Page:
Gogol Bordello, Interpol, Primal Scream and the best of the rest from Derbyshire’s stellar indie festival
Bearded Theory might be the smallest big festival around. Sixteen years after it started as a birthday party in a field behind a pub, the Spring Gathering now fills 250 acres with 10,000 people, nine stages and one of the most impressive line-ups of 2023 – but it still somehow feels like spending a nice weekend at your local.
Accessible, clean, friendly and memorably beardy, it’s a festival that enters its teens with the confidence of an upstart and the booking agents of an event twice its size. Half full of 6Music fans in band tees, half with Bristolian wizards carrying glittery wooden staffs, there’s a perfect mix of old and new spilling out of every corner. Rising talent fills the smaller tents as prestige headliners take the main stages. It’s indie and new wave and rock with a soft punk edge to everything. The kind of place you’ll find your new favourite band and get to see your old favourites in the front row without pushing. Where you’ll start your day in the tea tent and end it wigging out in front of a giant Wicker Man. Where you’ll meet 10,000 people who all seem to be best friends with the bloke who started it all.
“This your first time?” asks everyone in queues, crowds and picnic benches. “No no no, I’ve been coming for years. It’s so much bigger now…”
Opus Kink shake the trees at the Woodland stage on Friday afternoon as things start heating up under the late May skies – bringing the first punk saxophone solo of many in a weekend full of brass. The Venn diagram of hippy psyche-rock, post-punk and electronica meets somewhere under the ghillie suits of Snapped Ankles, moving a big mainstage crowd with pagan Krautrock that feels more at home here than it would anywhere. Look closely and you’ll even see Eugene Hütz watching from the wings.
Then it’s Benefits vs Beth Orton, or Teeside oi-punk vs Norfolk folktronica (Norfolktronica?), splitting a crowd that crosses back over itself straight after to choose between Yard Act and EMF. Only last year James Smith was the fastest-rising star of The Great Escape, and now he’s aping Freddy Mercury on the main stage – tricking the crowd into raising a glass to King Charles III – already looking like he’s ready to headline.
Those staying at The Pallet get Flogging Molly (‘If I Ever Leave This World Alive’ still the biggest lock-in anthem ever, even in the middle of a sunny Derbyshire field), and those leaving mostly head to a double bill of The Beths and Alvvays – a safe space for big hooks, sunset emotions and power pop so all enveloping it practically flattens the Big Top canvas of the Meadow stage.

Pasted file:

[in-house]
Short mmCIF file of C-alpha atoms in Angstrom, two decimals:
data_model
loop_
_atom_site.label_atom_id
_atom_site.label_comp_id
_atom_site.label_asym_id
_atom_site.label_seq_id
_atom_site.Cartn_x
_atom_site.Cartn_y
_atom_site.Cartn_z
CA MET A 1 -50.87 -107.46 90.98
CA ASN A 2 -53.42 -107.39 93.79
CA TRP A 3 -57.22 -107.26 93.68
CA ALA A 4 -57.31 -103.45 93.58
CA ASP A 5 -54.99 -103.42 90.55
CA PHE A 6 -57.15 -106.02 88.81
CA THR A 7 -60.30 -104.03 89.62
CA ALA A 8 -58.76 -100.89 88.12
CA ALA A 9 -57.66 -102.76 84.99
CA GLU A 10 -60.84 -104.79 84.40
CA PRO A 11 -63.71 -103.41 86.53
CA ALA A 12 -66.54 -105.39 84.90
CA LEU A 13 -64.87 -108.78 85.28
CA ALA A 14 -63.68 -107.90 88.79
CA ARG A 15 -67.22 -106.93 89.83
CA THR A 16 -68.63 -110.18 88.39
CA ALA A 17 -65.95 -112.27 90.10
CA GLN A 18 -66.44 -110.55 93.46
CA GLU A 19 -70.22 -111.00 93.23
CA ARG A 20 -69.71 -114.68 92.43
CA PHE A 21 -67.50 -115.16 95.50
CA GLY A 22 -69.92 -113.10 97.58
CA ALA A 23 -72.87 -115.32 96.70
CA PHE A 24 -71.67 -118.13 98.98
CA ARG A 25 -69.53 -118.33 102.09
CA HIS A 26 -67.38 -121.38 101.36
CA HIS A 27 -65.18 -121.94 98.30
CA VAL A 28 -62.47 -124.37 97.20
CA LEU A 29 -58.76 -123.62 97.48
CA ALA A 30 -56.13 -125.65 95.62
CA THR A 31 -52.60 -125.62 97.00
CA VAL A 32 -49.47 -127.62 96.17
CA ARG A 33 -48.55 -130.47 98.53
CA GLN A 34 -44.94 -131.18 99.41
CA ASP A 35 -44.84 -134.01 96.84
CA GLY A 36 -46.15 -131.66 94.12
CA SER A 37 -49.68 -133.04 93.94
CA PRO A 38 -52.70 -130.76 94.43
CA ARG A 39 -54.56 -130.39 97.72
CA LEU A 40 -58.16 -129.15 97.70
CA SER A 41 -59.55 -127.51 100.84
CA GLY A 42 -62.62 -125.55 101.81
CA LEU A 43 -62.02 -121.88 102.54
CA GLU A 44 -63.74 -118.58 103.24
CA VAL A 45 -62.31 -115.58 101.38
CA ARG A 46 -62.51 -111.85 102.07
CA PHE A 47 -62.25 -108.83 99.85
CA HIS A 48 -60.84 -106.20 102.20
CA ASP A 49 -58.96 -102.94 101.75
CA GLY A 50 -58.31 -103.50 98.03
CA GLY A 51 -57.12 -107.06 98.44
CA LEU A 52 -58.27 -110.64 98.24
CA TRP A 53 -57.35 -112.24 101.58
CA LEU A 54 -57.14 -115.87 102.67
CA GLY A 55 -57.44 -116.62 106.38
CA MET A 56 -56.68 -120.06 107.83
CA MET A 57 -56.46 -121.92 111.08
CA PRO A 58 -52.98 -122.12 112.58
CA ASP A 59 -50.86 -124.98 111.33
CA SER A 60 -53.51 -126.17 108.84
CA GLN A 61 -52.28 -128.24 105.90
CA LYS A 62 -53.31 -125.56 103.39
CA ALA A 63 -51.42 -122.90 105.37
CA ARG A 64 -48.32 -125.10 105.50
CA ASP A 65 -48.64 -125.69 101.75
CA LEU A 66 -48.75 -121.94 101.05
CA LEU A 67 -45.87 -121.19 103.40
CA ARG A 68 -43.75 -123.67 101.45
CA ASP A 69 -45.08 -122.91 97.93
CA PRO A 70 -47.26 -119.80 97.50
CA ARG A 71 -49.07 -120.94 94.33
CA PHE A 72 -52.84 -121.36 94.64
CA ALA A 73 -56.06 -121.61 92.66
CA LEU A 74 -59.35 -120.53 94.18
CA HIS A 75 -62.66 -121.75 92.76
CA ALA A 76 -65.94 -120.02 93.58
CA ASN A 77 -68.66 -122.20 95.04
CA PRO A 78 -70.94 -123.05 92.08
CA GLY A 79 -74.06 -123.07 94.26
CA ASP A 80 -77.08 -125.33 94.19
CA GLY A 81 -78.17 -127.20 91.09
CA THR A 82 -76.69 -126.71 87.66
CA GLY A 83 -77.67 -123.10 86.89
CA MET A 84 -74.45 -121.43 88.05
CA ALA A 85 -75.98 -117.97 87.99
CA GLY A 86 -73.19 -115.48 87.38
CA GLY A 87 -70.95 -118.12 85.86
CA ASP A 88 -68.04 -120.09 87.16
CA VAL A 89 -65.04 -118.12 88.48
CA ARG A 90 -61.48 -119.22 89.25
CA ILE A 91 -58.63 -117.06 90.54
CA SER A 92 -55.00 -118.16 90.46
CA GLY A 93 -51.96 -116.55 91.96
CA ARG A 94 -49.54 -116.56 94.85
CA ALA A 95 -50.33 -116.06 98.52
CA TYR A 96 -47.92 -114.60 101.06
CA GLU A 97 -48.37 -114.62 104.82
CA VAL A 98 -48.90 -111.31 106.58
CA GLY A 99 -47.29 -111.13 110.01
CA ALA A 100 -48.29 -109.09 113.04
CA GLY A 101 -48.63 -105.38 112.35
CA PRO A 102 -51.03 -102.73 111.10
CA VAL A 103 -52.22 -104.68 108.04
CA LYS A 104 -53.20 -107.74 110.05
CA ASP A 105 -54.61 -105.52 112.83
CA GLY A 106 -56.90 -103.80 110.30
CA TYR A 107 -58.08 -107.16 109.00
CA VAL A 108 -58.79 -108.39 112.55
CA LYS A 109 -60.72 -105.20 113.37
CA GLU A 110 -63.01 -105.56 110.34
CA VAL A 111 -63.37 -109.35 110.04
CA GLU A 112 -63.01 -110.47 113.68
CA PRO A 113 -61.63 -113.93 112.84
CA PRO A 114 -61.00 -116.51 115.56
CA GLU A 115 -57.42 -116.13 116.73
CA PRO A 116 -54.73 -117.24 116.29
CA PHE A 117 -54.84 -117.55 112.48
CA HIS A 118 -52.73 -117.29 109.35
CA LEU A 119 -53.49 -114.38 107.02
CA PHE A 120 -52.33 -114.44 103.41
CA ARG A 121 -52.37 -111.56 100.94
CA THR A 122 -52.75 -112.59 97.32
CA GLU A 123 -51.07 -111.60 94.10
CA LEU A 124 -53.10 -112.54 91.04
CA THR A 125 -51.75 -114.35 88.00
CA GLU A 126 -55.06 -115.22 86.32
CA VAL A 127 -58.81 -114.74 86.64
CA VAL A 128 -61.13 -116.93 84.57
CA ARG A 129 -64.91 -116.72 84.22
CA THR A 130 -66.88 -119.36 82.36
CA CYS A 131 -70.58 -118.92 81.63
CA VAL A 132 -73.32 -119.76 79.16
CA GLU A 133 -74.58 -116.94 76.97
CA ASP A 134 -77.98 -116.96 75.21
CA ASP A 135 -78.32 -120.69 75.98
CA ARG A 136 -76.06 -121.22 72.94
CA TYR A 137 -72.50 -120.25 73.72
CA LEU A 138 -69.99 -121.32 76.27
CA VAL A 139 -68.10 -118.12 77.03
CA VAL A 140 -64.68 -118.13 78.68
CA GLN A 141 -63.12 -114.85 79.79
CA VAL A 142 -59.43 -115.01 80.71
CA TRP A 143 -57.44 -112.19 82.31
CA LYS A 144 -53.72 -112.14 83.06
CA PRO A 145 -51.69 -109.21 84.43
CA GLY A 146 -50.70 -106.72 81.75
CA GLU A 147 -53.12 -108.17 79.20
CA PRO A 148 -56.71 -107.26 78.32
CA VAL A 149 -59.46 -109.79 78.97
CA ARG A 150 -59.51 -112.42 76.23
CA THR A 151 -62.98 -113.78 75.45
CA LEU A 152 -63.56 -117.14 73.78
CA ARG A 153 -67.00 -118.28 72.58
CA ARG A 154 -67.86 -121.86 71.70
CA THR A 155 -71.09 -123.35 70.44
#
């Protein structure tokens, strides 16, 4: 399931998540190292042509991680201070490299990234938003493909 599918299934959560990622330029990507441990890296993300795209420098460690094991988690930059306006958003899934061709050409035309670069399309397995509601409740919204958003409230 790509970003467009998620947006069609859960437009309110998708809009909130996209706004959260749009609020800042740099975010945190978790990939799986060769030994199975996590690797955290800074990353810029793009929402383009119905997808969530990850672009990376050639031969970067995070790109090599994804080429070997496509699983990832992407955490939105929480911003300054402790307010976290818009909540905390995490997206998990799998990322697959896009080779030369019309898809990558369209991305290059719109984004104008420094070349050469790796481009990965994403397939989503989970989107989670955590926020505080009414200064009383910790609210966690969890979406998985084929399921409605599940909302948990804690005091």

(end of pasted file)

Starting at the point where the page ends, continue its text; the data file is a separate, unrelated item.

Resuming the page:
Not that Gogol Bordello are having any of that. Bearded Theory prides itself on its family friendly atmosphere and clean-cut, chilled vibe, but Eugene Hütz is only on stage for five minutes before he’s sloshing bottles of wine over the front row. Hitting like a Balkan freight train, Gogol Bordello are backed by a clenched Ukrainian fist – a testament to the unifying power of music, a war cry in the punk revolution, and an uppercut straight to the chin of Vladimir Putin.
After an hour and a half of frenzied Romani dub (Sergey Ryabtsev stealing Hütz’s thunder, as always, with a violin solo that threatens to catch fire), Friday night’s mainstage closes with more wine in the air for ‘Wanderlust King’, ‘Start Wearing Purple’, ‘Sally’ and ‘Undestructable’. Perfect, then, to tee up a raucous late-night Viagra Boys set in the Meadow – followed by a showing of Pulp Fiction that sees everyone snoozing away under their wine-stained blankets.
Bruised but not broken by Saturday afternoon, there’s probably no better way to get back in the mood than by watching Elvana. “Sometimes I sound like Nicholas Cage”, says Elvis Kell, dressed in a glittery marijuana jumpsuit. “Sometimes I sound like Matthew McConaughey. Sometimes I sound like Kurt Cobain, and that’s what we want… But I never really sound like Elvis Presley. And I don’t f*cking care!” Neither does anyone else, of course, as Elvana lift the whole field with their Nirvana/Elvis covers – the only band that can turn ‘Rape Me’ into ‘Love Me Tender’ and somehow make it work.